You may remember a few chapters back when Ruth worked hard pacing the fields and following the reaper’s footsteps. Now, as she has become one with the owner, that land becomes her inheritance.

As Hank mentioned there are many similarities to Boaz as Ruth’s Kinsman-Redeemer and Jesus as ours. Just as Ruth became one with her husband and no longer worked the fields, when we become one with Christ, we no longer work for our redemption. We are redeemed and united with Christ, resurrected with Him in the Spirit while bearing fruit for our Lord.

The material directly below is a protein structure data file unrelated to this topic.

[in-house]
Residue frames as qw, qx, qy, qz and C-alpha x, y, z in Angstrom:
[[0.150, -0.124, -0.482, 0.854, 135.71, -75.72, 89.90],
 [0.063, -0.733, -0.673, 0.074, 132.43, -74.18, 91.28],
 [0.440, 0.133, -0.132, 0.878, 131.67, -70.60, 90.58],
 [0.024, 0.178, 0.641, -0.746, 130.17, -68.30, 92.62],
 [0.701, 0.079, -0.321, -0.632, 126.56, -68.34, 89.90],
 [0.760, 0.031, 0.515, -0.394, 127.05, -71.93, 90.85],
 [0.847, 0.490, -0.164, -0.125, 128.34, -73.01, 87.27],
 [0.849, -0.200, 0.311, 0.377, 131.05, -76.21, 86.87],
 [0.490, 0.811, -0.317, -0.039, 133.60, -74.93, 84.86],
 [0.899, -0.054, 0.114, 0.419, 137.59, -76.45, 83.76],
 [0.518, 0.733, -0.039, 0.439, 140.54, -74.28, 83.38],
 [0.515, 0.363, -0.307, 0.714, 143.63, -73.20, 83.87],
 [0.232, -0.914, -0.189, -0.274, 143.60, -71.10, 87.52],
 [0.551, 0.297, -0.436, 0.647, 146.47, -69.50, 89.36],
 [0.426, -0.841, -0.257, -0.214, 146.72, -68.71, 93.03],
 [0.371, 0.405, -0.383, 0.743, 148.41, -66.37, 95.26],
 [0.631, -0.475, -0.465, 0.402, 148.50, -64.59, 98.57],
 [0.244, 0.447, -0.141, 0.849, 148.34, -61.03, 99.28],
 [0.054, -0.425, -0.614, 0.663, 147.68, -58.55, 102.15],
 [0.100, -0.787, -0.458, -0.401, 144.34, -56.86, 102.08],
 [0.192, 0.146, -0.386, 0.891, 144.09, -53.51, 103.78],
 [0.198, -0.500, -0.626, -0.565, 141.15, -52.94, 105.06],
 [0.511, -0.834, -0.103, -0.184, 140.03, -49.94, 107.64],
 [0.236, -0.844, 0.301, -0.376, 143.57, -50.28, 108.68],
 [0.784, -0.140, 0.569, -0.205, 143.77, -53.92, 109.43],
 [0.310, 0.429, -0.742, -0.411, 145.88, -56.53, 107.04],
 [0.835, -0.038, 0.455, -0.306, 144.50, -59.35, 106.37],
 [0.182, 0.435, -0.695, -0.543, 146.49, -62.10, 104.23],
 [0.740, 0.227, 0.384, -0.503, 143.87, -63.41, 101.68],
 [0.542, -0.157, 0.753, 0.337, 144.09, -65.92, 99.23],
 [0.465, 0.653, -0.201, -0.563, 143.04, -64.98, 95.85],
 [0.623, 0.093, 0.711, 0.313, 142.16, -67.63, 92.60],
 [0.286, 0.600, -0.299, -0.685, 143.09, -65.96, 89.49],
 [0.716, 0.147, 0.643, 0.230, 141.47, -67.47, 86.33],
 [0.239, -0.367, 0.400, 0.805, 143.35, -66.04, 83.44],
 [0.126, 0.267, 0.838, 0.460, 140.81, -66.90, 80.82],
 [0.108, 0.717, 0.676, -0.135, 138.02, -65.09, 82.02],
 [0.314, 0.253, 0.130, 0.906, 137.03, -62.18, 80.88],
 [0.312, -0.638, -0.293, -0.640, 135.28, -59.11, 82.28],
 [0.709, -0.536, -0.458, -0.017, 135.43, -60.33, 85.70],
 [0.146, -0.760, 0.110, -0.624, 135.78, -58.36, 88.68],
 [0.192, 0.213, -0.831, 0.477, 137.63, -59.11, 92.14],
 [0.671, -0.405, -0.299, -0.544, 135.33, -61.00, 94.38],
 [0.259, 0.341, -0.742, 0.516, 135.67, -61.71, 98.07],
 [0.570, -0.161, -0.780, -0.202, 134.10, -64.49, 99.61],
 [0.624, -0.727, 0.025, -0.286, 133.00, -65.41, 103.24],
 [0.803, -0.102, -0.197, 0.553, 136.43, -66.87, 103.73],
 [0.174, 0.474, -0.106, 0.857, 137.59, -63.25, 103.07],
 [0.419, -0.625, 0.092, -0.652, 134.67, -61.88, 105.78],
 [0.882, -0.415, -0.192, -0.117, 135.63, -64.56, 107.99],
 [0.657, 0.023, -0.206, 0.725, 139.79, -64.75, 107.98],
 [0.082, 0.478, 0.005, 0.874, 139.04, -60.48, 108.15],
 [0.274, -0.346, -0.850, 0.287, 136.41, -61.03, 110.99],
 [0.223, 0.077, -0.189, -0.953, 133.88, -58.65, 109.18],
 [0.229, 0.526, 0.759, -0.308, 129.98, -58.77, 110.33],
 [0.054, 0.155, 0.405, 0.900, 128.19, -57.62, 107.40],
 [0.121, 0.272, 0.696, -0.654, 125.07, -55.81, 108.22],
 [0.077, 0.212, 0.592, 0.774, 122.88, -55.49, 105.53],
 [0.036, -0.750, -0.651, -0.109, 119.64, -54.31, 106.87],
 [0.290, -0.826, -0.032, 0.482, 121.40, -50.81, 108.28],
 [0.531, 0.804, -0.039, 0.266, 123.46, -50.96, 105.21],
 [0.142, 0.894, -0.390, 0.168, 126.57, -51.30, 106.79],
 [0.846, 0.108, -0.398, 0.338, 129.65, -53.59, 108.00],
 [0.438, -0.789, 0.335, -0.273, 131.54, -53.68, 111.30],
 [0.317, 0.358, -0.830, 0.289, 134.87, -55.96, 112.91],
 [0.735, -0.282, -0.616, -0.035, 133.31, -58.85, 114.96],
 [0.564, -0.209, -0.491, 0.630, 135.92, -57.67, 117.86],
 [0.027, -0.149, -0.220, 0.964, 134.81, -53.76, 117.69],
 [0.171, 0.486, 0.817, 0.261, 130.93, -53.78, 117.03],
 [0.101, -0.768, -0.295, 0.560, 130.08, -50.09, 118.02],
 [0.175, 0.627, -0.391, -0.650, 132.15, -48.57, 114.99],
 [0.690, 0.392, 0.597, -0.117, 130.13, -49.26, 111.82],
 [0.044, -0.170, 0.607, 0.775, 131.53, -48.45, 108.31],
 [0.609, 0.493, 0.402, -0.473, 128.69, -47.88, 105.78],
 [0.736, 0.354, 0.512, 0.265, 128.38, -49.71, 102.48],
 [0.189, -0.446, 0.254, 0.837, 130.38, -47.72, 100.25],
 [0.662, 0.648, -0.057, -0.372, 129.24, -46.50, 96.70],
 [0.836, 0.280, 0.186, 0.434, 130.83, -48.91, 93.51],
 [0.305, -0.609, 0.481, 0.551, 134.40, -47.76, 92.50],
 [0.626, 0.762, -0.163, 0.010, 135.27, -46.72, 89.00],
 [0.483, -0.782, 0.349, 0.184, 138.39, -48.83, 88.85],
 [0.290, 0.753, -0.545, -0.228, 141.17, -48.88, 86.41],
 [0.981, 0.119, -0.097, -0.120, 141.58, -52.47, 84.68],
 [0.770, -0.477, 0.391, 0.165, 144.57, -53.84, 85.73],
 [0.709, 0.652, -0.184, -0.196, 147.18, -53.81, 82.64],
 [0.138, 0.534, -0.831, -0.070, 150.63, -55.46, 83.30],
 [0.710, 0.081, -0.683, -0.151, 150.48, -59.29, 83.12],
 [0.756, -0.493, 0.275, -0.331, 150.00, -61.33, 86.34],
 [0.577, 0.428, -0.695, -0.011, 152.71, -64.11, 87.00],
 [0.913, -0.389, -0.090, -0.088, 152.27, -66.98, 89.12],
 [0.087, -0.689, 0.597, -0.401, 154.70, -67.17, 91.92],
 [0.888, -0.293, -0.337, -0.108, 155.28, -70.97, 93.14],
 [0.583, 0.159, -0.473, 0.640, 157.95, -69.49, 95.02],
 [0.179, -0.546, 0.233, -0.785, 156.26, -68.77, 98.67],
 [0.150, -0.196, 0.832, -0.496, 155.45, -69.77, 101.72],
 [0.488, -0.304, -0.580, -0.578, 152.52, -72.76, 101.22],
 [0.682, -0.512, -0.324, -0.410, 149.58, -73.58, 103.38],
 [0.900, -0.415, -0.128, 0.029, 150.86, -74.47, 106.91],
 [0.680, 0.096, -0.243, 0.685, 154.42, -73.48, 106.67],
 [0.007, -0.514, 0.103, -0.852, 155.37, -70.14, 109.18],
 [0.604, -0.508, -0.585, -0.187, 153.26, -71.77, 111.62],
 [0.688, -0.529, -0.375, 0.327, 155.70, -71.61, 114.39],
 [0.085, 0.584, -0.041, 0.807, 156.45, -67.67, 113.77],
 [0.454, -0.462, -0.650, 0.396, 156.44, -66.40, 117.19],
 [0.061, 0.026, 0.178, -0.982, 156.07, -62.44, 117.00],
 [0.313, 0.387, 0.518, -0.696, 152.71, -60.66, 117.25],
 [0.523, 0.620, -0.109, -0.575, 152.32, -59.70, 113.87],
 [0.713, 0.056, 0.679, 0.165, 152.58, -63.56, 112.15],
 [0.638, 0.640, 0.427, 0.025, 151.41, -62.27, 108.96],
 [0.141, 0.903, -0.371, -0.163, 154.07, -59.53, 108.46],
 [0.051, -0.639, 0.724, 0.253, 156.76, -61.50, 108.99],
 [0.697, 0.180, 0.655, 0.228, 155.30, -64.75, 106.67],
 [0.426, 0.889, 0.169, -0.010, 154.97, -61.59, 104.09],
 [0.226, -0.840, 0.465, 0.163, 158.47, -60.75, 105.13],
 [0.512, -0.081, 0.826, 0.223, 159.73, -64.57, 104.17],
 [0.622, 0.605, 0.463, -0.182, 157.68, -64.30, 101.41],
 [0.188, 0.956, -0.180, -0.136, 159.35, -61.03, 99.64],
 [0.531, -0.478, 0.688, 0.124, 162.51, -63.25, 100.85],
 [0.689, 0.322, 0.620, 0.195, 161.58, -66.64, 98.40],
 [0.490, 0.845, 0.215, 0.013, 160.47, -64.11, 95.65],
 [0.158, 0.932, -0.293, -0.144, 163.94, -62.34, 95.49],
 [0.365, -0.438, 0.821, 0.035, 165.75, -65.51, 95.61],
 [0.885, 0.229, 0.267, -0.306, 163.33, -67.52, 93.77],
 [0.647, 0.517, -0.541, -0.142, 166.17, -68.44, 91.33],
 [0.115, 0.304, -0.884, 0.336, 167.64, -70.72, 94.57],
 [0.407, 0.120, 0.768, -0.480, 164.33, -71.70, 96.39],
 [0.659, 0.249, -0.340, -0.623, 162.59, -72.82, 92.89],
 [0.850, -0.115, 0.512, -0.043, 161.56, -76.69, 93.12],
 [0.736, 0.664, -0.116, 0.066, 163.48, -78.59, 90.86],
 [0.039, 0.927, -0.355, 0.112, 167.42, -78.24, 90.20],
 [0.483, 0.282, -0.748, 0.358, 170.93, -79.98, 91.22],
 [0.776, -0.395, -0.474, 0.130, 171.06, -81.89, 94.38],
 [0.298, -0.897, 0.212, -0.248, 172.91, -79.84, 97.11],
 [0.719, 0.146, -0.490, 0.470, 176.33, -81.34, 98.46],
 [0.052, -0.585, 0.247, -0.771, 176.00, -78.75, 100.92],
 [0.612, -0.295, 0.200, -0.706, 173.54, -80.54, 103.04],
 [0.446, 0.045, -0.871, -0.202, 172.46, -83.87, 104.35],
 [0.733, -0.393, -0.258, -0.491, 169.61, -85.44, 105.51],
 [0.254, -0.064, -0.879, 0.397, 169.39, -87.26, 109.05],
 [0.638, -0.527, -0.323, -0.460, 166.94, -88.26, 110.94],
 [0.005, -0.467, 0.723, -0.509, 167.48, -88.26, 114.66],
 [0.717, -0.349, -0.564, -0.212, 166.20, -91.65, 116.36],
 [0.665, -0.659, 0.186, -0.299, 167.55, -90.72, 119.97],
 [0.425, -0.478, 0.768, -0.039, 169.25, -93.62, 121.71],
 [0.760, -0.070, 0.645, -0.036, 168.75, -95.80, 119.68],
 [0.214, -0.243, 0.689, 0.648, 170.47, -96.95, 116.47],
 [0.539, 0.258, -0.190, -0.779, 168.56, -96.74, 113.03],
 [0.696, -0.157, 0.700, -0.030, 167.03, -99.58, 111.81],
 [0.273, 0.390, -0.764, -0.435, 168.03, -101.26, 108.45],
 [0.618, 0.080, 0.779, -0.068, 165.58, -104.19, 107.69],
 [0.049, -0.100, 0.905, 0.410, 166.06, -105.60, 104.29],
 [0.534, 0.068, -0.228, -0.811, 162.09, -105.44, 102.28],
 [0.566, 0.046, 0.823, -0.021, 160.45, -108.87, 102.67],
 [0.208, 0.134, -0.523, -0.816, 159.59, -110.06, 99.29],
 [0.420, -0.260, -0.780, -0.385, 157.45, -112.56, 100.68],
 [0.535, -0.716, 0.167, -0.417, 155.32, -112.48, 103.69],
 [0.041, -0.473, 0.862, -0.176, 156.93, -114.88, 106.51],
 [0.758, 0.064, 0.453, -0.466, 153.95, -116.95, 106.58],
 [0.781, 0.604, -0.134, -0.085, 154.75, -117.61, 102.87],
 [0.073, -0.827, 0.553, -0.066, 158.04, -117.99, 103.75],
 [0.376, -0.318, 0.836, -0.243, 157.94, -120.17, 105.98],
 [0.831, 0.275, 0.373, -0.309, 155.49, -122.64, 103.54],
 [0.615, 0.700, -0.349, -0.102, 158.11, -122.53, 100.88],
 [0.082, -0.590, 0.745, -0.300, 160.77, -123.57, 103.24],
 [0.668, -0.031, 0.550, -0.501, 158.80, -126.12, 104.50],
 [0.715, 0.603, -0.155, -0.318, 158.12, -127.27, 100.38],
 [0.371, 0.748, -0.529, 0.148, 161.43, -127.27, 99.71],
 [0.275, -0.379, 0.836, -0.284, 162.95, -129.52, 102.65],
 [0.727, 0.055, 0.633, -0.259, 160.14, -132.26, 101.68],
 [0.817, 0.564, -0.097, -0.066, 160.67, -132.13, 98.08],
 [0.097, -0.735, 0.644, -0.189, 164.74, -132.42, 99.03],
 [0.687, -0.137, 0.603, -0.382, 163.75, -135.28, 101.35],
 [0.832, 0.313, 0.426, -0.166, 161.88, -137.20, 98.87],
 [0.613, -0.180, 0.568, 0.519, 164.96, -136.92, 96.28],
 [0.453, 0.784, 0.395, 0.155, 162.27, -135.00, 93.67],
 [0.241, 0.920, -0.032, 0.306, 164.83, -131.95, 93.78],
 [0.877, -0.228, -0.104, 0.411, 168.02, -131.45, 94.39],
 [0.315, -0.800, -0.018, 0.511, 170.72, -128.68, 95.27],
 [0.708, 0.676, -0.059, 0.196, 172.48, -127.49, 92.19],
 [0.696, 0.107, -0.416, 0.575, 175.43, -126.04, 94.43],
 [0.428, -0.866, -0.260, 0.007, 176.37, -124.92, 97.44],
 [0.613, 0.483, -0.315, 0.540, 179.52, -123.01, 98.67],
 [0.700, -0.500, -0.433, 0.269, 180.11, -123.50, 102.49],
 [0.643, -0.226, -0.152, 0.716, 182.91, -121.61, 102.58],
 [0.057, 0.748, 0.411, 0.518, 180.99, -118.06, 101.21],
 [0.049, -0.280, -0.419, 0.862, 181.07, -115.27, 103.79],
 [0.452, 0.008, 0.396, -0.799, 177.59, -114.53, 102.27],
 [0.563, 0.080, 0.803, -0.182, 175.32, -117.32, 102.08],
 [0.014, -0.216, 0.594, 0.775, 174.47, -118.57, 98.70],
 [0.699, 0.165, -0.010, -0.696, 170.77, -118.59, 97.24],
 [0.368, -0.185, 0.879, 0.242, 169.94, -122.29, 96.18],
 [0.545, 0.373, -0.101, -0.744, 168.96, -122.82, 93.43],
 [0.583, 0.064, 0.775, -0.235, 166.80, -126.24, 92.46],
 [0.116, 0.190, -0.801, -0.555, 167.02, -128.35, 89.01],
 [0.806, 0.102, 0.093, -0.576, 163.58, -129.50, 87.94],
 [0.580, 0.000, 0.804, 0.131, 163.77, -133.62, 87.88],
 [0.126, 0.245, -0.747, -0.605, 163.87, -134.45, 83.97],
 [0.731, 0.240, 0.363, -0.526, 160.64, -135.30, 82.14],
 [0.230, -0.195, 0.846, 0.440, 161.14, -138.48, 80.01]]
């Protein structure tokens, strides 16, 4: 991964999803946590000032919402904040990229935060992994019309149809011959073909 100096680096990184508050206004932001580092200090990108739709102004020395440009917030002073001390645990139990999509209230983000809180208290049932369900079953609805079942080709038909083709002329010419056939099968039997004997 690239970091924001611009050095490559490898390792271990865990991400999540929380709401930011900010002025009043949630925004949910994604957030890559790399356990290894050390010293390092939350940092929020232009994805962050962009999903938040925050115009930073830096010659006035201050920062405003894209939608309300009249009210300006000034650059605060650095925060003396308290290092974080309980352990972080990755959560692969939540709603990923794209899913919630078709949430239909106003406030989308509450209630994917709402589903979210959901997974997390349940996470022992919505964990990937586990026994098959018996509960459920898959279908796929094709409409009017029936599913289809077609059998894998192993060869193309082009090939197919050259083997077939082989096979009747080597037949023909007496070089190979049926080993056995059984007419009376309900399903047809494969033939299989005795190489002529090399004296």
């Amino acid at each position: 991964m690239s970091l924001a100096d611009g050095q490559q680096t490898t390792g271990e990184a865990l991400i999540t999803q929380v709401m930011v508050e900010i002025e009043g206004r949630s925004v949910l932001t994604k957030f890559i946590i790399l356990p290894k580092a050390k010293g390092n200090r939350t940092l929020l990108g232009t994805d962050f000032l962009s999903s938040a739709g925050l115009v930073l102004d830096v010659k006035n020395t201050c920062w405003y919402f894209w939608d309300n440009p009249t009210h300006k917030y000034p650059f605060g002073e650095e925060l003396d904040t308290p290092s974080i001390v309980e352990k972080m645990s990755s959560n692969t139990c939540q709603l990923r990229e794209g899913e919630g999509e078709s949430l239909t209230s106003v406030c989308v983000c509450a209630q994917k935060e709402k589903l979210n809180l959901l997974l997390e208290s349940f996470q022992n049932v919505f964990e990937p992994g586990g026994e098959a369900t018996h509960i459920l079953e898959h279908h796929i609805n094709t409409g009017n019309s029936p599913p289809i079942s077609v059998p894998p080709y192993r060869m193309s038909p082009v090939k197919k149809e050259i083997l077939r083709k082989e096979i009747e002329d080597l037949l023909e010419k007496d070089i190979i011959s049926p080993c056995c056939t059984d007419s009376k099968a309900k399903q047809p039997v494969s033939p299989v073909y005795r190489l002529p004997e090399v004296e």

There is foreshadowing here as well since Ruth was a Gentile. This story illustrates the Gospel’s implications on all every tribe, tongue, and race. Jesus has come to redeem all His faithful followers!